However, when benchmarking you should watch out for context switching. That is, another process may be using CPU thus contending for CPU with your benchmark and increasing its run time. To avoid contention with other processes you should run a benchmark like this:

sudo chrt -f 99 /usr/bin/time --verbose <benchmark>


sudo chrt -f 99 perf stat -ddd <benchmark>

sudo chrt -f 99 runs your benchmark in FIFO real-time class with priority 99, which makes your process the top priority process and avoids context switching (you can change your /etc/security/limits.conf so that it doesn't require a privileged process to use real-time priorities).

It also makes time report all the available stats, including the number of context switches your benchmark incurred, which should normally be 0, otherwise you may like to rerun the benchmark.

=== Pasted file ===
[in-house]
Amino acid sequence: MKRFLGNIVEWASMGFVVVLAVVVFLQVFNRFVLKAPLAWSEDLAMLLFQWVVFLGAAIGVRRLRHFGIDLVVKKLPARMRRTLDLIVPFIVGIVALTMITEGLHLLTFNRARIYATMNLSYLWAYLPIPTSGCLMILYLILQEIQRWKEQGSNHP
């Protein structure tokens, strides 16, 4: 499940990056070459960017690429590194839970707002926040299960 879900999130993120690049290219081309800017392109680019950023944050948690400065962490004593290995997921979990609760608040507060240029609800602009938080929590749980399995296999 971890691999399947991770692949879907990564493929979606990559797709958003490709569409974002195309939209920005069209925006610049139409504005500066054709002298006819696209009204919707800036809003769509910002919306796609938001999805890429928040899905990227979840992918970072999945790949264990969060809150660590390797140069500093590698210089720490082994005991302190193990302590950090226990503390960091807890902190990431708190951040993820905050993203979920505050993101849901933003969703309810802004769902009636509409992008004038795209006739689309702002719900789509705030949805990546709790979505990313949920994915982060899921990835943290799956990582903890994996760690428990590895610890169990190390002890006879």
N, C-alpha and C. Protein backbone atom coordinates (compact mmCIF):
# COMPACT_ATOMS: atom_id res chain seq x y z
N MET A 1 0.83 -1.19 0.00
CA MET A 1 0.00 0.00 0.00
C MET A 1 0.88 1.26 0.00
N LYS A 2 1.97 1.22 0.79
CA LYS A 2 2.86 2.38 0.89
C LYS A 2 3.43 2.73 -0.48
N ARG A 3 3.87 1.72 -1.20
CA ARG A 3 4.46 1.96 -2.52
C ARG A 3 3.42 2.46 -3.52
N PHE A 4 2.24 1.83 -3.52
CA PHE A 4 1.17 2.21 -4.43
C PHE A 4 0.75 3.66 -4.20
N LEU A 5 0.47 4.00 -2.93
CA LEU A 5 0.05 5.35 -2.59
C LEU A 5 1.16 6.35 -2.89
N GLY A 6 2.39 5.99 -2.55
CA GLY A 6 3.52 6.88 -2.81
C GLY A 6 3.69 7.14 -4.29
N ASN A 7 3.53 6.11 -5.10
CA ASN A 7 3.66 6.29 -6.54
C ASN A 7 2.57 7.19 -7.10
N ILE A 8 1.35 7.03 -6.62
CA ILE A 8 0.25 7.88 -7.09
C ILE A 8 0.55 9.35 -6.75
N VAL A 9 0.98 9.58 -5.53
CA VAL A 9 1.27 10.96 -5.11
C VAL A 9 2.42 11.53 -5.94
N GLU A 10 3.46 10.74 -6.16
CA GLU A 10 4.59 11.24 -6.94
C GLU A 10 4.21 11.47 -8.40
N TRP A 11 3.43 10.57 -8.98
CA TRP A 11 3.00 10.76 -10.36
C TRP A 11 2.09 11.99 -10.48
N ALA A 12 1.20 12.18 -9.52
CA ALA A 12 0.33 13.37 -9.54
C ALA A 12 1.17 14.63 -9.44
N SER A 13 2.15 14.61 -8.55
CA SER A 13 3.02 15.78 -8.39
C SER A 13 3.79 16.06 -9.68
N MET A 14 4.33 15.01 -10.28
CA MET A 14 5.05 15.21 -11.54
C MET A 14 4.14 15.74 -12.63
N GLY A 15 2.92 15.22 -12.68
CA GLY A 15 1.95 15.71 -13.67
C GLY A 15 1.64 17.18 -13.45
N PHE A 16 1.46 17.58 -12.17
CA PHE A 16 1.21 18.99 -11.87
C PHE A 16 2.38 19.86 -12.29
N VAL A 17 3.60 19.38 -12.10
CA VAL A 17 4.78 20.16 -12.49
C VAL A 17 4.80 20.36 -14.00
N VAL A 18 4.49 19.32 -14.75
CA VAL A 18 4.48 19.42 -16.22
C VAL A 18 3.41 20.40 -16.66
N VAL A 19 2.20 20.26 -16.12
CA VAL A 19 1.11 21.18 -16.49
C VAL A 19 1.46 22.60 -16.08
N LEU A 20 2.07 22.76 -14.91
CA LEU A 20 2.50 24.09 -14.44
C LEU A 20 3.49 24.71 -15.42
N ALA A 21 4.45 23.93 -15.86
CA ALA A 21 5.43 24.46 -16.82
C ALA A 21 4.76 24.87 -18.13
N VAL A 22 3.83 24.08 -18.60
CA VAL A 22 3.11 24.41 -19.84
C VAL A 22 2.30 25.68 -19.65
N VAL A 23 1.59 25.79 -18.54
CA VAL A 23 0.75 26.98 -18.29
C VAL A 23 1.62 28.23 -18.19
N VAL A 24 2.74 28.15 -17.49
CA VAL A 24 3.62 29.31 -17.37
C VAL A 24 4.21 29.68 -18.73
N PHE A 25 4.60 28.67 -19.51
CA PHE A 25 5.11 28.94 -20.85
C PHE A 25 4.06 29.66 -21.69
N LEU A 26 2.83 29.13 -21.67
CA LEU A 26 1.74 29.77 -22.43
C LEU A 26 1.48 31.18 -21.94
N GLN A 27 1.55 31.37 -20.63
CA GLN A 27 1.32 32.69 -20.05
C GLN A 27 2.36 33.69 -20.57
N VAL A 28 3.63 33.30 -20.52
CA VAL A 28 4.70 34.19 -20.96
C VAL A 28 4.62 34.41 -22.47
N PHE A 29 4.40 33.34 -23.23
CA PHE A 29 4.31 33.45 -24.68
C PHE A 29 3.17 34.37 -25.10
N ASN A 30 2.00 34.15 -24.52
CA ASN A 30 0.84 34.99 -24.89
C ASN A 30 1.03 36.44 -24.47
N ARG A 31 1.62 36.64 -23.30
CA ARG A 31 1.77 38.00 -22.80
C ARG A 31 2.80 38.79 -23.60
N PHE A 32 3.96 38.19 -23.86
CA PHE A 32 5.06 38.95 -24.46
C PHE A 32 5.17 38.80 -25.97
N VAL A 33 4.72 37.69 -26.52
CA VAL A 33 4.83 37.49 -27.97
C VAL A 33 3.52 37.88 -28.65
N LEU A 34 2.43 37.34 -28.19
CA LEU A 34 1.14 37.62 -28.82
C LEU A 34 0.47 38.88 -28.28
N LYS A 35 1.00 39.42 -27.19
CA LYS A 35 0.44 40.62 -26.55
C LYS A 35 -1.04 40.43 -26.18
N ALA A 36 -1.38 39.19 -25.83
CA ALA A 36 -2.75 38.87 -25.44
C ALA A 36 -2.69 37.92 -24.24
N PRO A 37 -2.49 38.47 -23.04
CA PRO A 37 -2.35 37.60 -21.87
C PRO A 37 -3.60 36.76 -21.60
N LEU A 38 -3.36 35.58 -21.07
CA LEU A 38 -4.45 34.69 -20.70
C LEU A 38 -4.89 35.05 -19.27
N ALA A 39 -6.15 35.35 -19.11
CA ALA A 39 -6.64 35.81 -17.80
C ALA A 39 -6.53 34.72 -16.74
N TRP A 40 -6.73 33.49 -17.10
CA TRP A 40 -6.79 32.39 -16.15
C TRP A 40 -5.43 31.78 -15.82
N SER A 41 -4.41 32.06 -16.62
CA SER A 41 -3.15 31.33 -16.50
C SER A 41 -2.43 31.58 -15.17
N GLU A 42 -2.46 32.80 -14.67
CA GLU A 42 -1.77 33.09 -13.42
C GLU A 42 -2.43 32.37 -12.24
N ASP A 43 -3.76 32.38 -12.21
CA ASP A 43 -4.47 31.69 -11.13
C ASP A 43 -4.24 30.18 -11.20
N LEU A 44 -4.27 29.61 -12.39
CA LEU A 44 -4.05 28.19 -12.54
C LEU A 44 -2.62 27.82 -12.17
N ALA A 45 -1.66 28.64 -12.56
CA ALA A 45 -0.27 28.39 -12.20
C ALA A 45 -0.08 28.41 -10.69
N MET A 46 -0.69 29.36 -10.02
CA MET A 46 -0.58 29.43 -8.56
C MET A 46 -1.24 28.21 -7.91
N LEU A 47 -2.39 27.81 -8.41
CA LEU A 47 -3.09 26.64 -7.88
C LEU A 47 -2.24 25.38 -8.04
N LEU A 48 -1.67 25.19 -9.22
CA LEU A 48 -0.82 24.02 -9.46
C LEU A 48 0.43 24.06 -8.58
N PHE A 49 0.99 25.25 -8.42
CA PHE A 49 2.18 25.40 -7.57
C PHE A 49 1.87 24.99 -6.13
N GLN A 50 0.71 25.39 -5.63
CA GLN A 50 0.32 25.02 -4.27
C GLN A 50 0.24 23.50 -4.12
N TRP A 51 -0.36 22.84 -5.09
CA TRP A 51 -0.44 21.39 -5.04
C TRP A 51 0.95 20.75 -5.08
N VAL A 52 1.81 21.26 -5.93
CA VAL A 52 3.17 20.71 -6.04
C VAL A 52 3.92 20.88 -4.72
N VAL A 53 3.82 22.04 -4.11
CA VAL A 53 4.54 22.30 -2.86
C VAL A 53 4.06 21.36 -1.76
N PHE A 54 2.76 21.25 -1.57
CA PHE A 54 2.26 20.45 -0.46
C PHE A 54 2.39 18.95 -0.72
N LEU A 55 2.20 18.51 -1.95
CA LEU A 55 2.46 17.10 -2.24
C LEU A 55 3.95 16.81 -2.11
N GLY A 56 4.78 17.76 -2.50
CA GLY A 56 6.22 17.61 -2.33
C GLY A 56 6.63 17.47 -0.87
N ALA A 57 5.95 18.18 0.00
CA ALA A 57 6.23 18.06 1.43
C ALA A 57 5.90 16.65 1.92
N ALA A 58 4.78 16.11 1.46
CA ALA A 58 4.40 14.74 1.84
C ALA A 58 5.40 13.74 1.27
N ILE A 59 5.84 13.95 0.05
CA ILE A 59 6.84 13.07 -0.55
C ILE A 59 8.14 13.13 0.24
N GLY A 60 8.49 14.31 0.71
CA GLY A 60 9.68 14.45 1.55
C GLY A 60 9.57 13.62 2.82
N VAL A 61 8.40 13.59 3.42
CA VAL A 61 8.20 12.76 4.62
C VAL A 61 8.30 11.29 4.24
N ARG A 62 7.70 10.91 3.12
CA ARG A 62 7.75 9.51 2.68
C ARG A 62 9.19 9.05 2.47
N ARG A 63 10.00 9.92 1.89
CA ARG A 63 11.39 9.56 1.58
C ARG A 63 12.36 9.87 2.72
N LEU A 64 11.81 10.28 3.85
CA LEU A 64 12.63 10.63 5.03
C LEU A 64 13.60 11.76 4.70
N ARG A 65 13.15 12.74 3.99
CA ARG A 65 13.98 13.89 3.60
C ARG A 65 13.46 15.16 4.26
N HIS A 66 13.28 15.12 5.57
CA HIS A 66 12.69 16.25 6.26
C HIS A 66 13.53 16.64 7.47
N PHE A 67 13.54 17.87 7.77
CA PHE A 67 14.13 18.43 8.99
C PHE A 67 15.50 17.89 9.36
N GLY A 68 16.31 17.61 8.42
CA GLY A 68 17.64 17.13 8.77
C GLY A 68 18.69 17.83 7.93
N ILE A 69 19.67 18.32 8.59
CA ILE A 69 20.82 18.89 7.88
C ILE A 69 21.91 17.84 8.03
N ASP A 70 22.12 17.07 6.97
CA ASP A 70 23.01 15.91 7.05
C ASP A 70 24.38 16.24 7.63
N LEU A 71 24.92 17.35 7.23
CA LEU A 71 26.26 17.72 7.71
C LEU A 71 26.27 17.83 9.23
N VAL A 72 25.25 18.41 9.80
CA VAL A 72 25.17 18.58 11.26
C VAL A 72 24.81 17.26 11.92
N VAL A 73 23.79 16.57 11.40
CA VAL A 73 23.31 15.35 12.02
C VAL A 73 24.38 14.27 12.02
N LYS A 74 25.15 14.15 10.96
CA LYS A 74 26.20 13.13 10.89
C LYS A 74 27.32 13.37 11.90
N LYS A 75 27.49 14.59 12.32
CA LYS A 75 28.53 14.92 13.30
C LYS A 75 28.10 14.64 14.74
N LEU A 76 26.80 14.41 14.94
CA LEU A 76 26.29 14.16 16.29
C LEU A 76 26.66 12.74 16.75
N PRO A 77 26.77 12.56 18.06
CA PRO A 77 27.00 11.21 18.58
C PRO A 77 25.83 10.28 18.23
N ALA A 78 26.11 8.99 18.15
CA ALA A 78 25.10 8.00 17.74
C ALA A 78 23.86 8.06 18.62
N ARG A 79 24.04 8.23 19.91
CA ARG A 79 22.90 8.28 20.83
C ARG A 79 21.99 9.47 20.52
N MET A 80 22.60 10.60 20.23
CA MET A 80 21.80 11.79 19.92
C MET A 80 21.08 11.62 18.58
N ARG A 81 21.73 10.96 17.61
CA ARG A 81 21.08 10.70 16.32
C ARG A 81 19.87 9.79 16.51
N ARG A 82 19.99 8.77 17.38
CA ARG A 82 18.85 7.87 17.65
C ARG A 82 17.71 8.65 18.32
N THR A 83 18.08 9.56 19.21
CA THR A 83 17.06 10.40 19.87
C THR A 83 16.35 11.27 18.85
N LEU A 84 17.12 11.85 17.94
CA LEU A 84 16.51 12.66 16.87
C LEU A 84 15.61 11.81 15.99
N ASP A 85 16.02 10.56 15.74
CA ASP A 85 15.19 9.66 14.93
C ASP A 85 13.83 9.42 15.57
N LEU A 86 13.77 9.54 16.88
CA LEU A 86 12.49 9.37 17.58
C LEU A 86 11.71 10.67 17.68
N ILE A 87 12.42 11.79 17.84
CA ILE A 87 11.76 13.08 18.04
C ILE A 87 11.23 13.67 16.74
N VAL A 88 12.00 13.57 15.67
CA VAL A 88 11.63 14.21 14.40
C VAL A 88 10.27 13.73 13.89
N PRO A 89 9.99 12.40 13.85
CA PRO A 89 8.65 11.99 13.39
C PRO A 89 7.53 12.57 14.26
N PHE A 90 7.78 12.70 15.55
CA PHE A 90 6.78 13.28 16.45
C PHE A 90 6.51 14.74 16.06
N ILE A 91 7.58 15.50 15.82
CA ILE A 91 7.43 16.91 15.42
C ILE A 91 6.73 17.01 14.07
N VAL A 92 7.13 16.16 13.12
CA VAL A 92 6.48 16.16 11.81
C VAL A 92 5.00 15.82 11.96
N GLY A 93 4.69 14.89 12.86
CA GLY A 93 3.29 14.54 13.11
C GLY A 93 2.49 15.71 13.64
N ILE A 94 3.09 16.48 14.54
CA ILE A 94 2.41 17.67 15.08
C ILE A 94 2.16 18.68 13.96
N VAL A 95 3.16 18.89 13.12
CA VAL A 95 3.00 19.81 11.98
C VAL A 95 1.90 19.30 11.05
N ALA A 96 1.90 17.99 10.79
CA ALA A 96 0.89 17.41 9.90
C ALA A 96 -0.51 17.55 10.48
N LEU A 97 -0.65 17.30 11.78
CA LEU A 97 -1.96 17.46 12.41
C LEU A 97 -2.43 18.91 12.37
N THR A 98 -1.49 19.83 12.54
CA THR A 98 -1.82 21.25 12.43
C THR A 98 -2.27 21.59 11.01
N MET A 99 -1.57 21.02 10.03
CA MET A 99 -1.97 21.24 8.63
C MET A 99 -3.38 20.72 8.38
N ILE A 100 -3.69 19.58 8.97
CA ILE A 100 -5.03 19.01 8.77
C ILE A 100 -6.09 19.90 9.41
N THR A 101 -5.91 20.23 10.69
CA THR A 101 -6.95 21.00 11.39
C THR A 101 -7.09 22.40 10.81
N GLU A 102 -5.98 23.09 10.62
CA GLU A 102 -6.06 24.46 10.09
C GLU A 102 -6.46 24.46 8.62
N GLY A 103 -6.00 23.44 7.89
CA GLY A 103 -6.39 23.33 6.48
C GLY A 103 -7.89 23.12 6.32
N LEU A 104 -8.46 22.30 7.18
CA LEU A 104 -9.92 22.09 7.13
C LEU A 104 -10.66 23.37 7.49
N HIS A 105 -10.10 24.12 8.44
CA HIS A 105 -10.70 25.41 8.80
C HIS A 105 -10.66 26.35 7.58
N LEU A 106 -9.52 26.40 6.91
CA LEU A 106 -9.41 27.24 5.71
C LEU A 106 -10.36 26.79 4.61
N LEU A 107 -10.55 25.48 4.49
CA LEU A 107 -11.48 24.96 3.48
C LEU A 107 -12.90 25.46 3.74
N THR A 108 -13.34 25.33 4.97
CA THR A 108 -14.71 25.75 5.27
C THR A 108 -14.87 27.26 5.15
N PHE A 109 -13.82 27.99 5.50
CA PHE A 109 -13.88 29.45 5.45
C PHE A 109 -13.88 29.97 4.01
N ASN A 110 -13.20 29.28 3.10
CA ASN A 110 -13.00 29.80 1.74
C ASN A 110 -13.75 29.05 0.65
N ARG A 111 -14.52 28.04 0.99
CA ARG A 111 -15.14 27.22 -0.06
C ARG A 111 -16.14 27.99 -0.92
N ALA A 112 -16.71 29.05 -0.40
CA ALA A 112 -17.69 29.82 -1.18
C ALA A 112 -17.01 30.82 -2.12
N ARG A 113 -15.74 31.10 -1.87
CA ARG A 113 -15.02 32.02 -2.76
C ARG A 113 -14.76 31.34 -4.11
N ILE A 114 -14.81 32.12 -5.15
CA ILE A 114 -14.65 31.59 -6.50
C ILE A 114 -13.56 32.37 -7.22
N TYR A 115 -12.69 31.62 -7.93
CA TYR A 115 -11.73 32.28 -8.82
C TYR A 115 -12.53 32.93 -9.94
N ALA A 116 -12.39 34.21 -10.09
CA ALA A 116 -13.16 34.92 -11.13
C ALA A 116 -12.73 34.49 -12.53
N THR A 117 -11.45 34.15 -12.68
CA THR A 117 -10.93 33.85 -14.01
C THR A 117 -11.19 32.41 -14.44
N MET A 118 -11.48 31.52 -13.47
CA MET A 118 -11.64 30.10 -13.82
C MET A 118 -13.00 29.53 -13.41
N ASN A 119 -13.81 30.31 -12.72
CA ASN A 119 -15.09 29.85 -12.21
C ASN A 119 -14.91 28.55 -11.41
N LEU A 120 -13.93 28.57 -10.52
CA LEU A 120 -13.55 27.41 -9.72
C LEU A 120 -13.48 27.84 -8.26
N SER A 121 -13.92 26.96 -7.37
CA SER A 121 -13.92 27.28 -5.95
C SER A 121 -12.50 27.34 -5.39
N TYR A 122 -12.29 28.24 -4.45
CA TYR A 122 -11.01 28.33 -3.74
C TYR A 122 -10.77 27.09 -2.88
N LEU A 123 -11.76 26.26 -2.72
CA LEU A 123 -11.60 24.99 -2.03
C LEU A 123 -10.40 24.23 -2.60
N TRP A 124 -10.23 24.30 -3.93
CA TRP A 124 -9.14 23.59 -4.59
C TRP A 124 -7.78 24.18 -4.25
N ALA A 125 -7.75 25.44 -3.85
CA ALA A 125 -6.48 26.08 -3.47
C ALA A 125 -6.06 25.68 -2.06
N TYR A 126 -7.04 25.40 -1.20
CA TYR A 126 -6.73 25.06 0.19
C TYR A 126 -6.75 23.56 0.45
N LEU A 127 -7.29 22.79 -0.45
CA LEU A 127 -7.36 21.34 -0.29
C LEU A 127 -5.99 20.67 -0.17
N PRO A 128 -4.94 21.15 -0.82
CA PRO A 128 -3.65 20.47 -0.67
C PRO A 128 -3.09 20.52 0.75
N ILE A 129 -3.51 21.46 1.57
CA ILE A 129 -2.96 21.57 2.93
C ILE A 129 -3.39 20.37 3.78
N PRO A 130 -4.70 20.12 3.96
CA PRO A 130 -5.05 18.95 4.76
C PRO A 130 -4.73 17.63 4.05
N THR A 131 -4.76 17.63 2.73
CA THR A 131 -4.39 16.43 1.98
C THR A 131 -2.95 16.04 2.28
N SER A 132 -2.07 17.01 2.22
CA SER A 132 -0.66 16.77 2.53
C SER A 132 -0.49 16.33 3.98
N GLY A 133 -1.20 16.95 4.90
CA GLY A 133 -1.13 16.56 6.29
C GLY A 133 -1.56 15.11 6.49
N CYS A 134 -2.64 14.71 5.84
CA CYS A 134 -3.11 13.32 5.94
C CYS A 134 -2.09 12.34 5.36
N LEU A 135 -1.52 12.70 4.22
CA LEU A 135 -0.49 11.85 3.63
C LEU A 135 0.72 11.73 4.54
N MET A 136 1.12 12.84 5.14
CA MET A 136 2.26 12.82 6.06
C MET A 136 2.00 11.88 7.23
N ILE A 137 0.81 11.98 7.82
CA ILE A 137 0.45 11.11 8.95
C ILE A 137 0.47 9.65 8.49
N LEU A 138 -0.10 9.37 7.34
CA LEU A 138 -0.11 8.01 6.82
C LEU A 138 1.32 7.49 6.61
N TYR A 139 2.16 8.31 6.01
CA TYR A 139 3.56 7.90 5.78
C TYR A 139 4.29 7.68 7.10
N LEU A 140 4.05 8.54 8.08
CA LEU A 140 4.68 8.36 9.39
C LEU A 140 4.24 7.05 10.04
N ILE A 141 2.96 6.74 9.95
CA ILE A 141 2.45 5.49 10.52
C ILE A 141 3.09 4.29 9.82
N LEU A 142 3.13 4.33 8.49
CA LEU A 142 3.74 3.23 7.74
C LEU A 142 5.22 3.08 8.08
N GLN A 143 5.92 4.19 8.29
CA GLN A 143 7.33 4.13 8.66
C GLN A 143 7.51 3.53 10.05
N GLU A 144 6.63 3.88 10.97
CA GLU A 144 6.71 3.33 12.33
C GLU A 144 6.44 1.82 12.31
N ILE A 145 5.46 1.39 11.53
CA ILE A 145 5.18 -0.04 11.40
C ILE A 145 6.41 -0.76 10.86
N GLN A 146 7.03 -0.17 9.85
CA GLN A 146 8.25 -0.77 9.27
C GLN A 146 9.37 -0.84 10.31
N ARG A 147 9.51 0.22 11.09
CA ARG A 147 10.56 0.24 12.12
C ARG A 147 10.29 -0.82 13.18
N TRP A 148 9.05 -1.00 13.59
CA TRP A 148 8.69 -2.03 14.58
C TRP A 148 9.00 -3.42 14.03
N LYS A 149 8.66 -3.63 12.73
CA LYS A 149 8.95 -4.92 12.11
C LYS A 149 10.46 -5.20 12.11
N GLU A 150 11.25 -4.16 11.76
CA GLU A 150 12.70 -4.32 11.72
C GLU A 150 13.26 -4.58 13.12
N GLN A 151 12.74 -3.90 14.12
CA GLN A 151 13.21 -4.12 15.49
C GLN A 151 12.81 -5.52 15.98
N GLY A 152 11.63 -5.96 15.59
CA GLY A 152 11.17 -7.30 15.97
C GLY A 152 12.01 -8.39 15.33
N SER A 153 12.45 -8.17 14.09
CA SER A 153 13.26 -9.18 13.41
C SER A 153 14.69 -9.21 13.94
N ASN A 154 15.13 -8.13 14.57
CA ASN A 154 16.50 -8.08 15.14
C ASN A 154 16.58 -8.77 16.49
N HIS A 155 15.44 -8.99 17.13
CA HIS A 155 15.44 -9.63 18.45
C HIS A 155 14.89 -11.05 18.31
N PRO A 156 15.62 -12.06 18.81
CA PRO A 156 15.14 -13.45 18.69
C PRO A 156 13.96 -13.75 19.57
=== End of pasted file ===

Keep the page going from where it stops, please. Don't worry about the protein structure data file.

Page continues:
perf stat -ddd is even more informative than /usr/bin/time and displays such information as instructions-per-cycle, branch and cache misses, etc.

And it is better to disable the CPU frequency scaling and boost, so that the CPU frequency stays constant during the benchmark to get consistent results.

  • This is the most through answer, but what about cases in which program execution time is less than one second? – chrisdotcode Jan 25 '12 at 17:32
  • Thanks Chris. If it takes less than a second a large part of that time may be exec()ing the process. It's better to make a benchmark run over a few seconds to minimize start-up time bias. – Maxim Egorushkin Jan 25 '12 at 19:21